The books of Alma and Helaman have much to say about the doctrine of restoration, that is to say, divine retribution (Helaman 14:29-31). The doctrine accords with the Egyptian writings that speak of the punishment of timasaw (Book of the Amduat; Book of Gates), as a coursing from "red things" (evil deeds) to "red things" (evil punishments). Alma sums things up with impeccable Egyptian logic (a logic found throughout the Book of Mormon): "Now I would that ye should see that they brought upon themselves the curse; and even so doth every man that is cursed bring upon himself his own condemnation" (v. 19). Like the Egyptians, Alma, as shown again and again in his long book, considers rebellion the worst of all possible crimes, and as suits the crime, punishment begins its work with inexorable immediacy.
II Latter-day Applications (added on 10 November 2015)
"Orbed in a Rainbow" (Hodie, Ralph Vaughan Williams = John Milton, "Ring Out, Ye Crystal Spheres")
We are "to liken" all scripture unto ourselves. What modern practices might correspond to the action of the Amlicites in marking their foreheads? Modern prophets warn against the practice of marking the body with tattoos. Tattoos "defile" the temple of God, for the body is intended to be the dwelling-place of the Holy Ghost (1 Corinthians 3:17; 6:19). As followers of Christ, we manifest a constant love for all; neither do we seek to judge anyone who marks their body. At the same time, we share the prophetic warning about sanctifying the temple of God in our own bodies.
Another practice reminiscent of marking the forehead with red is the use of color in social media as a sign of allegiance to claims of equality not in alignment with the will of God. To superimpose symbolic colors onto one's own photograph on Facebook or Twitter, as a sign perhaps manifesting both allegiance and dissent--even if that is a quiet dissent--does something recall the practice of the Amlicites.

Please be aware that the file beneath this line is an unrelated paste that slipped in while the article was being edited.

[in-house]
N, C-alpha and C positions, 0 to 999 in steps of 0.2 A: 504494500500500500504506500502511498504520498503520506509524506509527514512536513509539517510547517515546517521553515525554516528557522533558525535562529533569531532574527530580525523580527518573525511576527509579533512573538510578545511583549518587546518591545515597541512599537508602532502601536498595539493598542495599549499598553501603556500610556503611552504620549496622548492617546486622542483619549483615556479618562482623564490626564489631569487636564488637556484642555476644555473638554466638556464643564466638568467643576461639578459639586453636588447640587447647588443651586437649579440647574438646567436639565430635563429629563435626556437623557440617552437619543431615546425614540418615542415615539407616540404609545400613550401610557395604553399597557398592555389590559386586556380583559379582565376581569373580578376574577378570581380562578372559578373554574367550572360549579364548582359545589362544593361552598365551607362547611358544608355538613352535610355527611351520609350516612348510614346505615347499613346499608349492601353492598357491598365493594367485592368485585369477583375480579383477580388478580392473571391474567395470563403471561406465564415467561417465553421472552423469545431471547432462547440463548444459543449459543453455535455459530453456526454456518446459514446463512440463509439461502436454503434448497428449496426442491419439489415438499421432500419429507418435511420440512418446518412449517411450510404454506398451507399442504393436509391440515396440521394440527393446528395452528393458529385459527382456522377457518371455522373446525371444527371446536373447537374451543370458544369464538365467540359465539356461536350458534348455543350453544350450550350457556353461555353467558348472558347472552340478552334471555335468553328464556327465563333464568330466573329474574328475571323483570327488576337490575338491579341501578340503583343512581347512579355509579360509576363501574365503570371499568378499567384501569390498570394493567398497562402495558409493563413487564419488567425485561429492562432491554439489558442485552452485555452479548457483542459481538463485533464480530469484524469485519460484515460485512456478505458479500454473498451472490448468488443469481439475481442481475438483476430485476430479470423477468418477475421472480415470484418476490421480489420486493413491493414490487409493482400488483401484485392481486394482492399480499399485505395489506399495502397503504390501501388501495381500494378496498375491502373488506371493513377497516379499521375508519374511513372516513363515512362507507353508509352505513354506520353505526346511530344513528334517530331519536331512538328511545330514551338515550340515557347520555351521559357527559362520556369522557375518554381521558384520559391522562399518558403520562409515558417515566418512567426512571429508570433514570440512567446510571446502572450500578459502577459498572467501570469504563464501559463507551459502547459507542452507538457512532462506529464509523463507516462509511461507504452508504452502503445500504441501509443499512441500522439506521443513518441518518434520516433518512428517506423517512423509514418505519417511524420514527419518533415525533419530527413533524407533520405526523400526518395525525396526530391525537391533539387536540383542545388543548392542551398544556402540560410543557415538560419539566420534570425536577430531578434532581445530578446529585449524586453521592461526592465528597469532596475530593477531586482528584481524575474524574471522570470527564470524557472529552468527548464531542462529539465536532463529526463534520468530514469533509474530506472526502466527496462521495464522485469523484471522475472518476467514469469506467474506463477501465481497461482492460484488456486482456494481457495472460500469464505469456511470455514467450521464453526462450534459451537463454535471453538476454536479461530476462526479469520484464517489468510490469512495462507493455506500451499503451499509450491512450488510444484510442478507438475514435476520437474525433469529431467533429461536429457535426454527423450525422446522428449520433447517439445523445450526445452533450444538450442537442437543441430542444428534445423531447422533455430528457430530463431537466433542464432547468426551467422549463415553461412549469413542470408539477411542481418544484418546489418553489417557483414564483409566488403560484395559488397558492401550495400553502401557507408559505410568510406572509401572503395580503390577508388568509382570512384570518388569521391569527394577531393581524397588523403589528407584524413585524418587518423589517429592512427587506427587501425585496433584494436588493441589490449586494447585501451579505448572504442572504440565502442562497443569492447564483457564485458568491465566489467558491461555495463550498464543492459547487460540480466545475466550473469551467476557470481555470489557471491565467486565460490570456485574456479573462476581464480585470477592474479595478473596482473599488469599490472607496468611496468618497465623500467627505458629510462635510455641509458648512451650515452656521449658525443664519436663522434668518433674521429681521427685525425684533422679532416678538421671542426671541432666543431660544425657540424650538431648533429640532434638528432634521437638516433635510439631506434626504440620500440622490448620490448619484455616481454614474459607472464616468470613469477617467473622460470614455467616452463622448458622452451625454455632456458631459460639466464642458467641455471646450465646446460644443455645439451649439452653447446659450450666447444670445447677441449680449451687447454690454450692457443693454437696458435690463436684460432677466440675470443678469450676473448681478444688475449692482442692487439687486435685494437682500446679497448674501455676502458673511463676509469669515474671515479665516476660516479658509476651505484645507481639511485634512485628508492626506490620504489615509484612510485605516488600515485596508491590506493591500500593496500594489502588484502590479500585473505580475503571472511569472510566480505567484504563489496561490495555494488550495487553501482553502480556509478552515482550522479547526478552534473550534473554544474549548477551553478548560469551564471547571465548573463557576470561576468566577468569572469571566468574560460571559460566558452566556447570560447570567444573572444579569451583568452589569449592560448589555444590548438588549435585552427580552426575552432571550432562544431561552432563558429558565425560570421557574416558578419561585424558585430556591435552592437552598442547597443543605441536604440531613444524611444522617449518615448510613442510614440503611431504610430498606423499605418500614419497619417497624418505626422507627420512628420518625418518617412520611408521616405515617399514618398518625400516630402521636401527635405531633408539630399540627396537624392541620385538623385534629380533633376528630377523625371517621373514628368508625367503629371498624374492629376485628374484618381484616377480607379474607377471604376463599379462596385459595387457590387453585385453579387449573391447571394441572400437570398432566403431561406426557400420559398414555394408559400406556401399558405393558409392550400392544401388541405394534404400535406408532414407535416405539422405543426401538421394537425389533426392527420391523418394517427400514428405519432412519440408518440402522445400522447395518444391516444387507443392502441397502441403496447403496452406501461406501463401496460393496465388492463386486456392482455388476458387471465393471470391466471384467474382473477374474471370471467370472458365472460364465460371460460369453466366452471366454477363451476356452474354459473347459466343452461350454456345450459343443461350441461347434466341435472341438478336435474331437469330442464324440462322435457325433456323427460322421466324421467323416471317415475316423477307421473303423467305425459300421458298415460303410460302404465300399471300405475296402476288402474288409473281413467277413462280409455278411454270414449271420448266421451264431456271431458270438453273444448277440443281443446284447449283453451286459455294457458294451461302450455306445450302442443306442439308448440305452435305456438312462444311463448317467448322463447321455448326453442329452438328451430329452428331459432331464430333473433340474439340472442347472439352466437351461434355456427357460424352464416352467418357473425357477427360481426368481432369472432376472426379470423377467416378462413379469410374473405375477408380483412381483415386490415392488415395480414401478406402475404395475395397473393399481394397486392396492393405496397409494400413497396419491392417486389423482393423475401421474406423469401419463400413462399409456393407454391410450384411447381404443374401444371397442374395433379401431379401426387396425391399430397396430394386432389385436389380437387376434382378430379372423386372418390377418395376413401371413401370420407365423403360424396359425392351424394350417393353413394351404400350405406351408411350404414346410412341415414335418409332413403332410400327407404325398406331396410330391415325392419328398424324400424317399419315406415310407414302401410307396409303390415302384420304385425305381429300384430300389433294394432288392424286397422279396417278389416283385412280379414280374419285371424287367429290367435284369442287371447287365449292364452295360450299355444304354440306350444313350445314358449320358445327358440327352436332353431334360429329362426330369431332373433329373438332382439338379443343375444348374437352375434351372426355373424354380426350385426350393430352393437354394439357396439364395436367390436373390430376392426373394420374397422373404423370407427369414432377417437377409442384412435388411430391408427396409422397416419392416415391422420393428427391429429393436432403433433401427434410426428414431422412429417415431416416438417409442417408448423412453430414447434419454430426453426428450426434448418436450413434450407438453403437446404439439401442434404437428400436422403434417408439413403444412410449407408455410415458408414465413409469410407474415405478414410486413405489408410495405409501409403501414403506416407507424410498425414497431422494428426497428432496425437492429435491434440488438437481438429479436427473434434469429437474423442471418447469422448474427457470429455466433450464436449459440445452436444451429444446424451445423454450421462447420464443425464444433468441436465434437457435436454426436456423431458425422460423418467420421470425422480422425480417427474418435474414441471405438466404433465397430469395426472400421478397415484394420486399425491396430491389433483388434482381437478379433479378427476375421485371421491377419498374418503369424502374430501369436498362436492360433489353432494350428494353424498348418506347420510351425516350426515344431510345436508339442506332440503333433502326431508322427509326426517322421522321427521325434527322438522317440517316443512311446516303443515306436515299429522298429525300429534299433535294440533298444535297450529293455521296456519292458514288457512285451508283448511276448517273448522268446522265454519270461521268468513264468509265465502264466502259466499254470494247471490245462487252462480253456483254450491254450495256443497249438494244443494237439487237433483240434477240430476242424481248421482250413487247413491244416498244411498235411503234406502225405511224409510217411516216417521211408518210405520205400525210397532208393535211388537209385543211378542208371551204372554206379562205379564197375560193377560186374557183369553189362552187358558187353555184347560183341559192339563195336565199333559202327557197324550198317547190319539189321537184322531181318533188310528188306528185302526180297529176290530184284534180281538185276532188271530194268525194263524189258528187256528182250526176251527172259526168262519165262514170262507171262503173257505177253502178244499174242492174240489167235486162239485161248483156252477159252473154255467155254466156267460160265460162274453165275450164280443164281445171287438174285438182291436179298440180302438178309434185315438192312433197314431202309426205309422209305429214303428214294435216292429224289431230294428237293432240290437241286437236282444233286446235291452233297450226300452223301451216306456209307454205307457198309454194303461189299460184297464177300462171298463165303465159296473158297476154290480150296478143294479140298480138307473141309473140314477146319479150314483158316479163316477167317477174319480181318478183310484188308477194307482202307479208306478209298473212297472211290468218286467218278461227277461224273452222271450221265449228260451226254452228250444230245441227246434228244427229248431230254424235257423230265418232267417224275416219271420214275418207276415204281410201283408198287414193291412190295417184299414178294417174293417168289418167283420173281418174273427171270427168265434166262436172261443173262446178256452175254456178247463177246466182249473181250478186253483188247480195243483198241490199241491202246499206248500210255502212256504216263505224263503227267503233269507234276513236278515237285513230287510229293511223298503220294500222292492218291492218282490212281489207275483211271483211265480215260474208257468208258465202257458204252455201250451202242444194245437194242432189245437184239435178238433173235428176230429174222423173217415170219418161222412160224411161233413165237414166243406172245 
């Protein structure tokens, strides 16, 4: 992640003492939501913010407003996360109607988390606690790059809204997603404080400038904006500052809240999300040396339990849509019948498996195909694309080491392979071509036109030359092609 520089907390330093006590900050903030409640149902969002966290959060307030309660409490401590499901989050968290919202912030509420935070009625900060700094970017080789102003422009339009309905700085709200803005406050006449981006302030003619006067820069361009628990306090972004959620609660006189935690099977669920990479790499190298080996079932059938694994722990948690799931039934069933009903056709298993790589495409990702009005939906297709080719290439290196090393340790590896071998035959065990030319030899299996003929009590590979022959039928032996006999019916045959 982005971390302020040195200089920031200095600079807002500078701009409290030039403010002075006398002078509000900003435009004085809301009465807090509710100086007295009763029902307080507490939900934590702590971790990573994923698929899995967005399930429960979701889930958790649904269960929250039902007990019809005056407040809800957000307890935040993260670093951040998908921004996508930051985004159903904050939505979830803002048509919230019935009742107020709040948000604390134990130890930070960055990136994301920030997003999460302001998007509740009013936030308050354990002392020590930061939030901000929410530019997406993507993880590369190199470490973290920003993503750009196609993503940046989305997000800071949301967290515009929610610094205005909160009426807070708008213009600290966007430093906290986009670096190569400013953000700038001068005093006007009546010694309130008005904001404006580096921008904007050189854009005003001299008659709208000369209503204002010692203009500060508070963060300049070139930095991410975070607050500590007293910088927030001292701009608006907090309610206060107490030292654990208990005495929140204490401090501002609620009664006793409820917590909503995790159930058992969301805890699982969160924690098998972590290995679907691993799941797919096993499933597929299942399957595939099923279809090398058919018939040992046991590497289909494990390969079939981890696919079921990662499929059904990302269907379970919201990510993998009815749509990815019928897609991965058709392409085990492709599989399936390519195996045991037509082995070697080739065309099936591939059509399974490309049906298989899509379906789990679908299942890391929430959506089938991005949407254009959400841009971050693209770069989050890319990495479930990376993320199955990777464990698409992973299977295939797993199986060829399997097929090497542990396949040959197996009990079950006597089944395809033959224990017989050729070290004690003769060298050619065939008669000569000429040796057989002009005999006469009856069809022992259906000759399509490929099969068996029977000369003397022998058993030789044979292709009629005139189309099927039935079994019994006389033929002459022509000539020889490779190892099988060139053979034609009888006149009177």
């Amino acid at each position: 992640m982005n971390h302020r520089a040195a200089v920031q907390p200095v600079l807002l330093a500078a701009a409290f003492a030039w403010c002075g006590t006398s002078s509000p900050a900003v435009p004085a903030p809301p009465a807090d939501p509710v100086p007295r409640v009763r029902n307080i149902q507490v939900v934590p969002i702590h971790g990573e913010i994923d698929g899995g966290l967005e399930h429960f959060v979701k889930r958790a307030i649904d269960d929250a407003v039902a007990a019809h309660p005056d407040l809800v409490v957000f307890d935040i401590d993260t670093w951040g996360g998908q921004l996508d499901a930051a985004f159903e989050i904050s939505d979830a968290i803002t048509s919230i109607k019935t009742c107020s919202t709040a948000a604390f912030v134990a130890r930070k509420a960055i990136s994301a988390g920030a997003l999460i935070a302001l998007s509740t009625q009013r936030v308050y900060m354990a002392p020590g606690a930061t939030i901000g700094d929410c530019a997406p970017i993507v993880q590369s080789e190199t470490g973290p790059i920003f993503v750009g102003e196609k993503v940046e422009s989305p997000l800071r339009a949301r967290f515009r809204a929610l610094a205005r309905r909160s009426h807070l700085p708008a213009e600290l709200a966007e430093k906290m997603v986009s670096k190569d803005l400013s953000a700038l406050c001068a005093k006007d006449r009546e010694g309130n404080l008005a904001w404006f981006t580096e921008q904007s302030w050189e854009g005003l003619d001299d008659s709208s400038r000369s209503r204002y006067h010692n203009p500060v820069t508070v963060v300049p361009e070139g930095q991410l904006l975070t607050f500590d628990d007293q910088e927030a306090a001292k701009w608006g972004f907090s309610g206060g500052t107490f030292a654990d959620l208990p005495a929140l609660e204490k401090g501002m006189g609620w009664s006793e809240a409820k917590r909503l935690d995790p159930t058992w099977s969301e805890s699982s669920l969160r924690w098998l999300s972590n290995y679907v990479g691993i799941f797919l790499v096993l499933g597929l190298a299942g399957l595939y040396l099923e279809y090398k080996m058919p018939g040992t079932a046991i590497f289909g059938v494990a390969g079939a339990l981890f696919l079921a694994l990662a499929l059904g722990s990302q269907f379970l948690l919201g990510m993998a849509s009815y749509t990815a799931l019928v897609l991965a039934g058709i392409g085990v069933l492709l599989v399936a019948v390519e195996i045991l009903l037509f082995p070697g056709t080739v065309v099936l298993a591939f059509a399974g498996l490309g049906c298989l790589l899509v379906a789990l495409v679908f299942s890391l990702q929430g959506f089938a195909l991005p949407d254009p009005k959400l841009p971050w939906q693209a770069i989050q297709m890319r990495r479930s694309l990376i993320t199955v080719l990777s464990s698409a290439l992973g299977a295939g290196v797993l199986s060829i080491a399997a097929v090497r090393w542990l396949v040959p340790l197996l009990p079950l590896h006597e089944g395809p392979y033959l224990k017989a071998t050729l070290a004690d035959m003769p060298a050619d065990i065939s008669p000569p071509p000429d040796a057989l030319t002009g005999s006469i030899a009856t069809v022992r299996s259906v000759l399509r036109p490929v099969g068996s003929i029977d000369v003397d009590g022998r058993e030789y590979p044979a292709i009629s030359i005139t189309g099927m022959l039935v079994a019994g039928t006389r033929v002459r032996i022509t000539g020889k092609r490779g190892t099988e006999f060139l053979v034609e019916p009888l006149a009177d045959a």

The substance that makes up discipleship is a thing of many days and, likely, even many jarrings. Every six months we come together in General Conference. We look for peace and comfort and love; we may find testing and rebuke. Learning at the feet of prophets and apostles was never easy. A disciple may be jarred into painful outcry for a day, but what is a day? As we continue in the covenant path, we must "hold on [our] way" by often also holding our tongues, meanwhile striving to tame our hearts. Loyalty, pure and undiluted, in both public and in private, should be the aim of every true disciple of Christ.
To follow Christ we must love and serve without distinction of persons--"charity is the pure love of Christ"--but as Latter-day Christians and Saints, we must also recall how the Joseph Smith Translation of Genesis presents the rainbow, with its comprehensive spectrum, as a symbol of God's eternal priesthood covenant with His chosen people. Section 97:21 of the Doctrine and Covenants defines the community of Zion as "THE PURE IN HEART." The bow further signals for the faithful that promised moment in which latter-day Zion and the Zion of Enoch will unite in purity, glory, and peace. Here is the full separation from the world. Here is Ralph Vaughan Williams's stunning rainbow scene in the Christmas cantata Hodie. In the hope of the rainbow, promised tomorrow will dawn Today:
"Orbed in a rainbow, and, like glories wearing,
Mercy will sit between,
Throned in celestial sheen,
With radiant feet the tissued clouds down steering;
And heaven, as at some festival,
Will open wide the gates of her high palace hall."
"And the bow shall be in the cloud; and I will look upon it, that I may remember the everlasting covenant, which I made unto thy father Enoch; that, when men should keep all my commandments, Zion should again come on the earth, the city of Enoch which I have caught up unto myself. And this is mine everlasting covenant, that when thy posterity shall embrace the truth, and look upward, then shall Zion look downward, and all the heavens shall shake with gladness, and the earth shall tremble with joy" (see JST Genesis 9:21-24).
James Thomas Linnell's richly beautiful painting, "The Rainbow," found in the annex of the Salt Lake Temple--And the bow shall be in the cloud, and I will establish my covenant unto thee--carries that same message to the hearts of all who enter there.